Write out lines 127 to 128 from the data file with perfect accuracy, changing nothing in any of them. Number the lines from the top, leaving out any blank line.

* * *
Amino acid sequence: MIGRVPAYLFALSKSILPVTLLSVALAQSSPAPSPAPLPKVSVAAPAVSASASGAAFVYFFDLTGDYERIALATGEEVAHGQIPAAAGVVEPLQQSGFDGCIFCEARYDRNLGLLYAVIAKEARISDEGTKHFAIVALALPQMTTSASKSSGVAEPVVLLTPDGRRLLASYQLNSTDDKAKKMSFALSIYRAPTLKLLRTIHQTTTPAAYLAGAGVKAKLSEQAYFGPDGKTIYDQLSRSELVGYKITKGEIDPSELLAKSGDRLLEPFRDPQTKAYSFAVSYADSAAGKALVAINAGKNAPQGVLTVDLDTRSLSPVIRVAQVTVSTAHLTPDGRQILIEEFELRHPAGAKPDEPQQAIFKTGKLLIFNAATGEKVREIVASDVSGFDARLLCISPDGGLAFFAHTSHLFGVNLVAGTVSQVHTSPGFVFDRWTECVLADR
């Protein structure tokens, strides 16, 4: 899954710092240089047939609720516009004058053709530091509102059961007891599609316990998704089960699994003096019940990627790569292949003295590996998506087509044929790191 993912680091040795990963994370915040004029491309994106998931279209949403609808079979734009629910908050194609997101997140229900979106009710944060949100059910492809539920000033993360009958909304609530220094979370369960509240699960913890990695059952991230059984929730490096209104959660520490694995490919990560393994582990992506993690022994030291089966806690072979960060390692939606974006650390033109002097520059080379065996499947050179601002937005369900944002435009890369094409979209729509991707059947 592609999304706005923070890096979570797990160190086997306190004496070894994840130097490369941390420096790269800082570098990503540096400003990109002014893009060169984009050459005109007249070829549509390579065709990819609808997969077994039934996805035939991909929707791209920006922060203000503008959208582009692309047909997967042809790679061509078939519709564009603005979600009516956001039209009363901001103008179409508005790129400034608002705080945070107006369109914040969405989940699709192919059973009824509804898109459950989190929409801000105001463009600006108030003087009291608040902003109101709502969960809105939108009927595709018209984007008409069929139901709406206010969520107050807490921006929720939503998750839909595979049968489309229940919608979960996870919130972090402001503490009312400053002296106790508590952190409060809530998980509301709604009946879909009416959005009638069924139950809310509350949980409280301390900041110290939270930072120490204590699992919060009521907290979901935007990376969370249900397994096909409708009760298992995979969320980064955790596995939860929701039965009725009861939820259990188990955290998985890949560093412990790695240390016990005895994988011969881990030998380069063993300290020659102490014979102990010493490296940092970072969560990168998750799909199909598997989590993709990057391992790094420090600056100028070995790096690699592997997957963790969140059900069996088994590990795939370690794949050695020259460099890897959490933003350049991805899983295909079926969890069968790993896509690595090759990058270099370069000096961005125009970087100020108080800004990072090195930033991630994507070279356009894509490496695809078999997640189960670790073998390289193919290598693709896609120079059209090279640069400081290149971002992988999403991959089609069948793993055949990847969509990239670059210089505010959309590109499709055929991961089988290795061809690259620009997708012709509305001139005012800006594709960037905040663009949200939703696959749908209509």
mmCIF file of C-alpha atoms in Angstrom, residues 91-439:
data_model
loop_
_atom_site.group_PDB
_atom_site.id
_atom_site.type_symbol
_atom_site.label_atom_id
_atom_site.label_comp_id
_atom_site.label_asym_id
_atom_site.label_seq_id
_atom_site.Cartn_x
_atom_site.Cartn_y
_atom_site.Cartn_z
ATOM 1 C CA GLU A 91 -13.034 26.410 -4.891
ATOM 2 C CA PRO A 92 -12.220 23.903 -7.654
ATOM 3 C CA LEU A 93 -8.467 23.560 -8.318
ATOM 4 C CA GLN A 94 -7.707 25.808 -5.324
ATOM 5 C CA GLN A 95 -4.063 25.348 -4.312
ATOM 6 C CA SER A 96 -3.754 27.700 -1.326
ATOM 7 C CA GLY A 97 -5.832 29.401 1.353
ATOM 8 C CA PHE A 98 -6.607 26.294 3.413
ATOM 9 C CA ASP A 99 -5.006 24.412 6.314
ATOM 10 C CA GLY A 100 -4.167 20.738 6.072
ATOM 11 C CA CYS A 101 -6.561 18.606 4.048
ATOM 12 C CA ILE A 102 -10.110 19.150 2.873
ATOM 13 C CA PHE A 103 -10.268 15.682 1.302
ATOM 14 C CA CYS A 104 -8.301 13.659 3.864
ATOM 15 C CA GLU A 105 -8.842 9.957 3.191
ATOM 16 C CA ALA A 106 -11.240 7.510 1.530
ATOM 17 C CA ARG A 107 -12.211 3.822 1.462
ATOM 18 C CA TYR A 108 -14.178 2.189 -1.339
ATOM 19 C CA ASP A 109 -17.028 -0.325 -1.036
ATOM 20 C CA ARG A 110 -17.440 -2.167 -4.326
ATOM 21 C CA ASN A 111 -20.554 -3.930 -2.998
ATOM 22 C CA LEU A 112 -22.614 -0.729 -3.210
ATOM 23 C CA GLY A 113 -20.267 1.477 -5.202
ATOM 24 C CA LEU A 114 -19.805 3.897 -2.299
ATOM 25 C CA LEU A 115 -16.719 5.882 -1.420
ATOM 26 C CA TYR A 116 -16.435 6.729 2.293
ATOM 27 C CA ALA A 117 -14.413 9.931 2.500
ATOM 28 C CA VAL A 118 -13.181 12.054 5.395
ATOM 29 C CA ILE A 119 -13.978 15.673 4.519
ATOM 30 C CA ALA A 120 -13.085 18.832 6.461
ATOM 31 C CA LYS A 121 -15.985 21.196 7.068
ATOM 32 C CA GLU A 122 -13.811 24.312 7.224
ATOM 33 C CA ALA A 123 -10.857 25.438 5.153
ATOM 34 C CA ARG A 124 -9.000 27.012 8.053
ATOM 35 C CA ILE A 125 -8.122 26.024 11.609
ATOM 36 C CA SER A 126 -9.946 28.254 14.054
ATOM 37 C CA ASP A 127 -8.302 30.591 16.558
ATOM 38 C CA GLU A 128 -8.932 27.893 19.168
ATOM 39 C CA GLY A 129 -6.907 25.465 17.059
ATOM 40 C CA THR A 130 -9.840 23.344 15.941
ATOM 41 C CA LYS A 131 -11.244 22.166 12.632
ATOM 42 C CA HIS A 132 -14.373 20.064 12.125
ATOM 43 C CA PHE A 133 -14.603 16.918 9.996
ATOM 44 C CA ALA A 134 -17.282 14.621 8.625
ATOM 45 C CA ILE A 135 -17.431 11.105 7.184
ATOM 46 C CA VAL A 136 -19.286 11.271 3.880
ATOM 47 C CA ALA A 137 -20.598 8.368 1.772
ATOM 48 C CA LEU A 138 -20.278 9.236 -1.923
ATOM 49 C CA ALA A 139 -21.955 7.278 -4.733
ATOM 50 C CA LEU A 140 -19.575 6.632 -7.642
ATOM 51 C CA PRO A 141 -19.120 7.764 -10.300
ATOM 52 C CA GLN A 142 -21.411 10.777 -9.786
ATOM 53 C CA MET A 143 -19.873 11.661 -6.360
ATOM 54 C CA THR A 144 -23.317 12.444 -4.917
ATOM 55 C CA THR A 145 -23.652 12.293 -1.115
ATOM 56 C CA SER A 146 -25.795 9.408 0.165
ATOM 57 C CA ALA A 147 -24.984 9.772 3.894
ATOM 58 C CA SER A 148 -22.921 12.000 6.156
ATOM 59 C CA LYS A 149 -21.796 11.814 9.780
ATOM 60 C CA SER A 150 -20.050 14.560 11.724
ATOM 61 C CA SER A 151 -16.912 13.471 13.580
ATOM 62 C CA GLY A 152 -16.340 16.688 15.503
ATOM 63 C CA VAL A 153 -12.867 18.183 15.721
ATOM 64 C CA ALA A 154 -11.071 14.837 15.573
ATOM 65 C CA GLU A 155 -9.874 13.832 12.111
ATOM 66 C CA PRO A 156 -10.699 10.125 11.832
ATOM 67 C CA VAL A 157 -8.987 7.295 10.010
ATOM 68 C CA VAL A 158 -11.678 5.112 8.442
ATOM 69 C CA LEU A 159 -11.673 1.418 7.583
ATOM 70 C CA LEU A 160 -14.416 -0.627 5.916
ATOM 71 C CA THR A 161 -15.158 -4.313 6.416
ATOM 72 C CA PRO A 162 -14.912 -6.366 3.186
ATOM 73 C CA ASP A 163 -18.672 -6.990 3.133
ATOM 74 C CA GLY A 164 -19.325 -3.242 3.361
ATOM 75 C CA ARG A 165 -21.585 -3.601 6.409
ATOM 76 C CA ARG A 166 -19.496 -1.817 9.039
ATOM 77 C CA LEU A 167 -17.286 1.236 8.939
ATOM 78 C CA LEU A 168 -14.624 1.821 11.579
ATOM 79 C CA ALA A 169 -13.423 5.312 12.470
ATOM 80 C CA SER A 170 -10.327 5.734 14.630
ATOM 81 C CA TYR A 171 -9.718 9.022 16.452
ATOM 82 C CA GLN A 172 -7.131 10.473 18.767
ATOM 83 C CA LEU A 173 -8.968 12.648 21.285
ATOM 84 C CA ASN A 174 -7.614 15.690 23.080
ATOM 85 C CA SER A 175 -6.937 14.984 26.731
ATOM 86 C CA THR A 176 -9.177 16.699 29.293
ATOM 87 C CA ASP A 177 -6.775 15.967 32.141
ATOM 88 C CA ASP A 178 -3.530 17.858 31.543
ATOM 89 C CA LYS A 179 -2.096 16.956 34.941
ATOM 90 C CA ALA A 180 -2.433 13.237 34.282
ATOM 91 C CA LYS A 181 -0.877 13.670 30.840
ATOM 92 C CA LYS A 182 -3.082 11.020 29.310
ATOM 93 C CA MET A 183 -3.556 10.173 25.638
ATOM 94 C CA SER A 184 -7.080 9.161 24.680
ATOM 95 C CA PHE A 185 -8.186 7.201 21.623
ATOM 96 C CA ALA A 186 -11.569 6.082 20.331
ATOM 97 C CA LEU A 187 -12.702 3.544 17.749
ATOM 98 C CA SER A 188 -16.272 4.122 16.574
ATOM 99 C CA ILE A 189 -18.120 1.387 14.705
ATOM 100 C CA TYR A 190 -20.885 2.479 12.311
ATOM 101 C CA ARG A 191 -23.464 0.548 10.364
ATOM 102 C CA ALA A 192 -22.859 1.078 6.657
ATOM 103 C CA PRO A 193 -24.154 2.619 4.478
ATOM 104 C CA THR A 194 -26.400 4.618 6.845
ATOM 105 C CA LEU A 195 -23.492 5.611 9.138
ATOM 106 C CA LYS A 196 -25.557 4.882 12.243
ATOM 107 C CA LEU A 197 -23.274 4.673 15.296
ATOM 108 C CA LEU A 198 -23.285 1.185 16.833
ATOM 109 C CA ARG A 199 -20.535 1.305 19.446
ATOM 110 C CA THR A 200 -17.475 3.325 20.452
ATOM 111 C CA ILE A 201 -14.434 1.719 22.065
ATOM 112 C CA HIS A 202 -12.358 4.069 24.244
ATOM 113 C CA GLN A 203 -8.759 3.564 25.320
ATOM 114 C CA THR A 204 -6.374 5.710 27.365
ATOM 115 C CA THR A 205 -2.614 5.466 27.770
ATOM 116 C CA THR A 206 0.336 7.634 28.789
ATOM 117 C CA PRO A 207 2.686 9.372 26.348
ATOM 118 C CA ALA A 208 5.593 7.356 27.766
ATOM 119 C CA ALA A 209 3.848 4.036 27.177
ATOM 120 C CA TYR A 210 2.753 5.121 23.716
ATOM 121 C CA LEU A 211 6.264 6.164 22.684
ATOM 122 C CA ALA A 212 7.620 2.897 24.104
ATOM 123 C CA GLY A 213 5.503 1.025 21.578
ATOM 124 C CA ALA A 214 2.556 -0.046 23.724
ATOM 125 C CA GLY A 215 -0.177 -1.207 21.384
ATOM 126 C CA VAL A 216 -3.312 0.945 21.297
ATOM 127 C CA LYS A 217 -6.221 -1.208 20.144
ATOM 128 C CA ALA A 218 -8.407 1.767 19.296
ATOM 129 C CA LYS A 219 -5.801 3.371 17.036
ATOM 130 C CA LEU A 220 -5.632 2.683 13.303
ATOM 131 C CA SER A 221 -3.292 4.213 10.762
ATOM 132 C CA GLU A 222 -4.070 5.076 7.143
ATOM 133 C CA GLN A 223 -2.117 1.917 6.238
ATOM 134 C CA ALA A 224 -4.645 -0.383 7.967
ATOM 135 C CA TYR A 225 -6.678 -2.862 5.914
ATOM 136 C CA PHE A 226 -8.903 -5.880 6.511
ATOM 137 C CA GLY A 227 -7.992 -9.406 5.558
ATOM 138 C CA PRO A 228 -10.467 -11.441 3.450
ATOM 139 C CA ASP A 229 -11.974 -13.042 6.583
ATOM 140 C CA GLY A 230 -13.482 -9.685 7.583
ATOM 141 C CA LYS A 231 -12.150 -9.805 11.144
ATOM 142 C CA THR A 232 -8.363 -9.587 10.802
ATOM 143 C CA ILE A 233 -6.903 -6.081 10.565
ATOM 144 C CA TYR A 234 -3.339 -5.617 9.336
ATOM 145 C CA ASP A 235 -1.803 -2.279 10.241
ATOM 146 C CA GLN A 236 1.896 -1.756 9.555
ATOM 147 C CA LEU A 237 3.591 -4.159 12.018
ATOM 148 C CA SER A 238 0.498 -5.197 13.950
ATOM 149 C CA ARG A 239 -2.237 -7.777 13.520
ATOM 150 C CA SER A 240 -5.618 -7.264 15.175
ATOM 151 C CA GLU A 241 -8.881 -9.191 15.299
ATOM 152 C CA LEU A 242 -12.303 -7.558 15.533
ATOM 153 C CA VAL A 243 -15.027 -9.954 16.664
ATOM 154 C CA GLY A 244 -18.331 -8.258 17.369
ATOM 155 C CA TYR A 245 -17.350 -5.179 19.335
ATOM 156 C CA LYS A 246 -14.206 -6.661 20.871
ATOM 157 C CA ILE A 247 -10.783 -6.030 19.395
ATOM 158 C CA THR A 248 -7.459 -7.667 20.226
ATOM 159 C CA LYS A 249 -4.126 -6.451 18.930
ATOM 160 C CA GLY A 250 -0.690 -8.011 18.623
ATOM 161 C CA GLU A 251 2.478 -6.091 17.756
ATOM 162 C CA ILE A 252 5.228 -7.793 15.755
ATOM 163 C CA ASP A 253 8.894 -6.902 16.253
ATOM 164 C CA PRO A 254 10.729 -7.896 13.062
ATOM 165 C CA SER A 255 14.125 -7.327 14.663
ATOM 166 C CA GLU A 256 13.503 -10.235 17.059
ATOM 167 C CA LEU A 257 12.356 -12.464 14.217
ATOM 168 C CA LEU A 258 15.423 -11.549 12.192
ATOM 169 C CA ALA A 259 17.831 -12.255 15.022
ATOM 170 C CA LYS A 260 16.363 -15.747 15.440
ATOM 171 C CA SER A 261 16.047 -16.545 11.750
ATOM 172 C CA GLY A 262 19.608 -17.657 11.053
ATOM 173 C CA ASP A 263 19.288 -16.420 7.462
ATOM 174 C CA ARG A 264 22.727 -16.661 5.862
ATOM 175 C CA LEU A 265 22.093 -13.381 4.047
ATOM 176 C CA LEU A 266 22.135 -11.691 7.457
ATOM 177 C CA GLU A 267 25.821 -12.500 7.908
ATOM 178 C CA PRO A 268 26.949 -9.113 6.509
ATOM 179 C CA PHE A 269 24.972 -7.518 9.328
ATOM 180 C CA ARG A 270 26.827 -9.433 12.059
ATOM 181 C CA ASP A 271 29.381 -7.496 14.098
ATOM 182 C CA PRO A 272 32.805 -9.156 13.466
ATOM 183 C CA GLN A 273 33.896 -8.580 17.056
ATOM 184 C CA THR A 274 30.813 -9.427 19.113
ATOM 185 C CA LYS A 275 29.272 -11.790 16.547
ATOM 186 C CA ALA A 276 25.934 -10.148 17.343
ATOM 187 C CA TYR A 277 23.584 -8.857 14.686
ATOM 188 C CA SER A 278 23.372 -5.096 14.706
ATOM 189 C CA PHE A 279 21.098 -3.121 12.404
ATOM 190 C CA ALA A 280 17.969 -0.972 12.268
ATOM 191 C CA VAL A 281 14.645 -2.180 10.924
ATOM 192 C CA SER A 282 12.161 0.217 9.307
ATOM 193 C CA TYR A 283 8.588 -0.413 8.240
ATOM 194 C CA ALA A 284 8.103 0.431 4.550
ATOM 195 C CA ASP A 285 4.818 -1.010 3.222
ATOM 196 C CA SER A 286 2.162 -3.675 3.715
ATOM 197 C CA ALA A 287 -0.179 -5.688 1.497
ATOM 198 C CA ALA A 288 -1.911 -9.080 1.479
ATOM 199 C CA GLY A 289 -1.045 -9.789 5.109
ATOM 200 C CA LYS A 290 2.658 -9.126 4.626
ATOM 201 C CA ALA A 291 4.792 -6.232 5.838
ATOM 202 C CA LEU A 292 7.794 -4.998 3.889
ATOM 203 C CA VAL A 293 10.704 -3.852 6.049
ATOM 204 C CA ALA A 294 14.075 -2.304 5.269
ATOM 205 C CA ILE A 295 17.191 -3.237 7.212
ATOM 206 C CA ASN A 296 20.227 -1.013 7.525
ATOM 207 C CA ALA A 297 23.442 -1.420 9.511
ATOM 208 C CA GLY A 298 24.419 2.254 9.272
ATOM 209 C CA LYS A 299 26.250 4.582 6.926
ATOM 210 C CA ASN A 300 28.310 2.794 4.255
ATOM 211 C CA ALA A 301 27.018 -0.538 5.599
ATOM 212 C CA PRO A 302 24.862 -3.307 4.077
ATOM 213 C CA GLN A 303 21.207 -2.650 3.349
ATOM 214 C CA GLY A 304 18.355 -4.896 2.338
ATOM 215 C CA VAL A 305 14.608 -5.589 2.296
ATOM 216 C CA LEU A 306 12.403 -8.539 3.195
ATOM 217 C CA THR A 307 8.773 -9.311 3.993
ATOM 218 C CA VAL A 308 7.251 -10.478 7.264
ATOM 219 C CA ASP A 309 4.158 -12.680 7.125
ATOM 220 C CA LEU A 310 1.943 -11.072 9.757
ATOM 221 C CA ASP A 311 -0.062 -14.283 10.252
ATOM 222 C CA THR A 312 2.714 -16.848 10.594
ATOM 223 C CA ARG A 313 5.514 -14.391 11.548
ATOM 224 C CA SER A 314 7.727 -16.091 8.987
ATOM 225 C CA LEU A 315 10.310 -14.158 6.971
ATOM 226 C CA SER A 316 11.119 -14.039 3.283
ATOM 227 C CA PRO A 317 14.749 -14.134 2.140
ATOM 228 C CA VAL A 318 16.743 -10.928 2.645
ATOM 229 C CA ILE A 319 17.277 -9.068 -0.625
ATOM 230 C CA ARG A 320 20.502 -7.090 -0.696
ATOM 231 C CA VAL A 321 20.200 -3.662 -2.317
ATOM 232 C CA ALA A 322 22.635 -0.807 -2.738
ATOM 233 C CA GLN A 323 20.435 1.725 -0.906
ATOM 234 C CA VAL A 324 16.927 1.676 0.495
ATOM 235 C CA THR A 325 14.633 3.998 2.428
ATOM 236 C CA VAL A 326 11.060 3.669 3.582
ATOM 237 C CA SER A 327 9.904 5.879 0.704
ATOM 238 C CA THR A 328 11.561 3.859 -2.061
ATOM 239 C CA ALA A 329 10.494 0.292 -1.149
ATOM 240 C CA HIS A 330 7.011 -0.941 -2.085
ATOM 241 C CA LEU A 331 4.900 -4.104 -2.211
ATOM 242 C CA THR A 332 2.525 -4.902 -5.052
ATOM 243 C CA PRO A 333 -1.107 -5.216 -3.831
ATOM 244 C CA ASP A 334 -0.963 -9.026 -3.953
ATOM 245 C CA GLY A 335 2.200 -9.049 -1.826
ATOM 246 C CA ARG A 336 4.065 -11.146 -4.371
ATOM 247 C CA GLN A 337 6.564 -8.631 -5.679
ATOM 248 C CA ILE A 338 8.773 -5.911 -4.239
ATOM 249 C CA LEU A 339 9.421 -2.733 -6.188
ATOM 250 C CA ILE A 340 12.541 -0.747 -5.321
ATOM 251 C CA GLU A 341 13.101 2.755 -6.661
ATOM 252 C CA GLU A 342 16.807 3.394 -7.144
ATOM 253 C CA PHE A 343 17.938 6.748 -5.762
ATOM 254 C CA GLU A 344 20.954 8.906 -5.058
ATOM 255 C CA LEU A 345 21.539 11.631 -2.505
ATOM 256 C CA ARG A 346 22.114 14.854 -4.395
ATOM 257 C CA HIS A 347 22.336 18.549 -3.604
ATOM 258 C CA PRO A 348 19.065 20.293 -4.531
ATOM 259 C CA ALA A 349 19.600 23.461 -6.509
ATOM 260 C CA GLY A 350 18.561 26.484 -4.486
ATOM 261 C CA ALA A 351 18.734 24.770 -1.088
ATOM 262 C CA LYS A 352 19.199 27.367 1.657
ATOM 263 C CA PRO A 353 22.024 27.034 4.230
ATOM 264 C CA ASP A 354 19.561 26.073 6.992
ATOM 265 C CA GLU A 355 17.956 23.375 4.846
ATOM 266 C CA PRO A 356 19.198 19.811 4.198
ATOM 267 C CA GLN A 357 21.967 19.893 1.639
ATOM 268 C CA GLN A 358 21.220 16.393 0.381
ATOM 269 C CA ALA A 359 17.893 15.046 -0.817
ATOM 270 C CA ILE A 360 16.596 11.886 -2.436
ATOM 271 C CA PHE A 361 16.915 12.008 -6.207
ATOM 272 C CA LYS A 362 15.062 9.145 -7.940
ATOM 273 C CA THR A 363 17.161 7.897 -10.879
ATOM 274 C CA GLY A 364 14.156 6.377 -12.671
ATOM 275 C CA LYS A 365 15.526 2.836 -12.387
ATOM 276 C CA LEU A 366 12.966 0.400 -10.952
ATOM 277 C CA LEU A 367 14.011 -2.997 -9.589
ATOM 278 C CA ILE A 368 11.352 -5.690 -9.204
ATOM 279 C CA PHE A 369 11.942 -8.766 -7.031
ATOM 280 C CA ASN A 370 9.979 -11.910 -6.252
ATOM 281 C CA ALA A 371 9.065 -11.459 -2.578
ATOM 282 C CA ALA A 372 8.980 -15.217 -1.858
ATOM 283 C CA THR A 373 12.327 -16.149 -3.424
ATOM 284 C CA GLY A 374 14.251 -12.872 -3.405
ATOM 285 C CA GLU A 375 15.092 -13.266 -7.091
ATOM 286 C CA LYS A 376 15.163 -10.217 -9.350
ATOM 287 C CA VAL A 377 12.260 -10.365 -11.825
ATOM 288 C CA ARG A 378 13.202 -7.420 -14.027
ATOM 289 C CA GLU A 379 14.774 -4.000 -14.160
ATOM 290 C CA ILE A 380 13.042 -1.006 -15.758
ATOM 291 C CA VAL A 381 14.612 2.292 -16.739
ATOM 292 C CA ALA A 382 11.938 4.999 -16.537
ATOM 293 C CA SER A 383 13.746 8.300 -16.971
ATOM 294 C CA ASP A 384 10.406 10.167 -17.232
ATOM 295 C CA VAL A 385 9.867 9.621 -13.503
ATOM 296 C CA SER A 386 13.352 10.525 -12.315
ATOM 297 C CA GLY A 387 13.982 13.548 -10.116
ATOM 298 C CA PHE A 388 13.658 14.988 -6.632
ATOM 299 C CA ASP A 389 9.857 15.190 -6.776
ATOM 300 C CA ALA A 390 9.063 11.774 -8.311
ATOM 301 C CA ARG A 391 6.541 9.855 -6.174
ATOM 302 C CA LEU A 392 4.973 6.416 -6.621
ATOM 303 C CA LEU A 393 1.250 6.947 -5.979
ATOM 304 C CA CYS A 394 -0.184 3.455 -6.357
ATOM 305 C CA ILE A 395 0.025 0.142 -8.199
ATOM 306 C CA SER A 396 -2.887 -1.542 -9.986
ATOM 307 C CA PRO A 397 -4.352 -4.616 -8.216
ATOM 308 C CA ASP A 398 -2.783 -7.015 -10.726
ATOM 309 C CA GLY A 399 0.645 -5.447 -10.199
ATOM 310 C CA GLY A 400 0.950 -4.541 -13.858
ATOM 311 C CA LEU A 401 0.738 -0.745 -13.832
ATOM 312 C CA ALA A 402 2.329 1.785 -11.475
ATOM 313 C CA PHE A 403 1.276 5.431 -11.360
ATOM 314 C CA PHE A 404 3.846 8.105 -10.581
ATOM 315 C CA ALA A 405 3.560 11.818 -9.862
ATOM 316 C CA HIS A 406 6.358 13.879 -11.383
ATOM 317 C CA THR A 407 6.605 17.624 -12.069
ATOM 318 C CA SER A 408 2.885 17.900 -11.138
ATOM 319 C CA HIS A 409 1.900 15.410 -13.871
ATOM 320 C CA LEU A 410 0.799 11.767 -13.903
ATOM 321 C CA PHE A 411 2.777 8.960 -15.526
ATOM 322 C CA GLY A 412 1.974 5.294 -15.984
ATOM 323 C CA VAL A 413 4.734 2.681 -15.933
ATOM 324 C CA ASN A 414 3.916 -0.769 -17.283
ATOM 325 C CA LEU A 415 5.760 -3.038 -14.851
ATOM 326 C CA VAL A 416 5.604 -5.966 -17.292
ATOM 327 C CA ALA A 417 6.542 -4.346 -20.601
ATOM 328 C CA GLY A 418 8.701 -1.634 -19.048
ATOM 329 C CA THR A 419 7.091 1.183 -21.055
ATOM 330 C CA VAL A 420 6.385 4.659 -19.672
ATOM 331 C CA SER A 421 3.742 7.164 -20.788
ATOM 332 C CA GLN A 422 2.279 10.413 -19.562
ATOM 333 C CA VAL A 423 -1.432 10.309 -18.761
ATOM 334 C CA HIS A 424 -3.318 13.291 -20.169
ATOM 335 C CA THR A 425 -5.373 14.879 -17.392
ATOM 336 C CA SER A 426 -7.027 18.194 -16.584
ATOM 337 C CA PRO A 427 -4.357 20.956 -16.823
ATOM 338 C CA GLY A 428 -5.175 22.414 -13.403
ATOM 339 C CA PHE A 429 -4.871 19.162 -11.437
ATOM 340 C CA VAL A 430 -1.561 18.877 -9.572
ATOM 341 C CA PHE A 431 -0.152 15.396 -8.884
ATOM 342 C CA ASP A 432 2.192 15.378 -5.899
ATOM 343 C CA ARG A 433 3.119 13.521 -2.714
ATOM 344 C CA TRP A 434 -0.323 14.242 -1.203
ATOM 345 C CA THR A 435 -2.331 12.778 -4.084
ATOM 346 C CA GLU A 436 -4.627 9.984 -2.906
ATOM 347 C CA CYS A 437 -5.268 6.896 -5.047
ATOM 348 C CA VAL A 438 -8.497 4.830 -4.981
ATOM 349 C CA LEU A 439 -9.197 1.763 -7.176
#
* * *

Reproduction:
ATOM 112 C CA HIS A 202 -12.358 4.069 24.244
ATOM 113 C CA GLN A 203 -8.759 3.564 25.320